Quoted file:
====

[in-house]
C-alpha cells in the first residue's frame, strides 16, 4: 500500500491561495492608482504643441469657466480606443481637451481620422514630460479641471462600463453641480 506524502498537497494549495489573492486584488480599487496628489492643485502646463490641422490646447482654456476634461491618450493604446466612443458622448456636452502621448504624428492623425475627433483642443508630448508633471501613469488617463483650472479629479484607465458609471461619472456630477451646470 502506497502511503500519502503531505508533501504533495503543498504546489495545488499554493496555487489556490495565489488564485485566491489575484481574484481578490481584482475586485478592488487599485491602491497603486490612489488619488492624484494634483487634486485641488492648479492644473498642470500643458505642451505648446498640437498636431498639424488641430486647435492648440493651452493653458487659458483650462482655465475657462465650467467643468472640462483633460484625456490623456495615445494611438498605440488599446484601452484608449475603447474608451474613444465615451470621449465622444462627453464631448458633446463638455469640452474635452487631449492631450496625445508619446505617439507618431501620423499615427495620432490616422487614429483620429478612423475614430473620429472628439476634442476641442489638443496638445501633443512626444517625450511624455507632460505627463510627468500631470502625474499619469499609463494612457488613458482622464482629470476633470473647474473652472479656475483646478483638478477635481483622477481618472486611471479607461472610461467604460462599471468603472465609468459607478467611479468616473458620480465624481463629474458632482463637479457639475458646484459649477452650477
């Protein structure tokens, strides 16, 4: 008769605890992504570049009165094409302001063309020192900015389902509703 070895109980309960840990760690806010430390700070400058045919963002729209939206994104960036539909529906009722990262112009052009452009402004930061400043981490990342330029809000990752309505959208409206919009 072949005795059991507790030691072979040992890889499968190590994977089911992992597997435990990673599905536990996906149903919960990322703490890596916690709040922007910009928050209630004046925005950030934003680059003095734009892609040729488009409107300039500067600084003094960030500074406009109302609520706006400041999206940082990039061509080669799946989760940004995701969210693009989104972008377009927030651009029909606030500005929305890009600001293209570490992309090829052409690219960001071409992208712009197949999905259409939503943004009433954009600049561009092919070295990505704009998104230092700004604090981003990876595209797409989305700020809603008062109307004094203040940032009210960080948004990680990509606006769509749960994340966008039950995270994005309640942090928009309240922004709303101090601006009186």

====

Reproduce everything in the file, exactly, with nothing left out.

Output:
[in-house]
C-alpha cells in the first residue's frame, strides 16, 4: 500500500491561495492608482504643441469657466480606443481637451481620422514630460479641471462600463453641480 506524502498537497494549495489573492486584488480599487496628489492643485502646463490641422490646447482654456476634461491618450493604446466612443458622448456636452502621448504624428492623425475627433483642443508630448508633471501613469488617463483650472479629479484607465458609471461619472456630477451646470 502506497502511503500519502503531505508533501504533495503543498504546489495545488499554493496555487489556490495565489488564485485566491489575484481574484481578490481584482475586485478592488487599485491602491497603486490612489488619488492624484494634483487634486485641488492648479492644473498642470500643458505642451505648446498640437498636431498639424488641430486647435492648440493651452493653458487659458483650462482655465475657462465650467467643468472640462483633460484625456490623456495615445494611438498605440488599446484601452484608449475603447474608451474613444465615451470621449465622444462627453464631448458633446463638455469640452474635452487631449492631450496625445508619446505617439507618431501620423499615427495620432490616422487614429483620429478612423475614430473620429472628439476634442476641442489638443496638445501633443512626444517625450511624455507632460505627463510627468500631470502625474499619469499609463494612457488613458482622464482629470476633470473647474473652472479656475483646478483638478477635481483622477481618472486611471479607461472610461467604460462599471468603472465609468459607478467611479468616473458620480465624481463629474458632482463637479457639475458646484459649477452650477
């Protein structure tokens, strides 16, 4: 008769605890992504570049009165094409302001063309020192900015389902509703 070895109980309960840990760690806010430390700070400058045919963002729209939206994104960036539909529906009722990262112009052009452009402004930061400043981490990342330029809000990752309505959208409206919009 072949005795059991507790030691072979040992890889499968190590994977089911992992597997435990990673599905536990996906149903919960990322703490890596916690709040922007910009928050209630004046925005950030934003680059003095734009892609040729488009409107300039500067600084003094960030500074406009109302609520706006400041999206940082990039061509080669799946989760940004995701969210693009989104972008377009927030651009029909606030500005929305890009600001293209570490992309090829052409690219960001071409992208712009197949999905259409939503943004009433954009600049561009092919070295990505704009998104230092700004604090981003990876595209797409989305700020809603008062109307004094203040940032009210960080948004990680990509606006769509749960994340966008039950995270994005309640942090928009309240922004709303101090601006009186």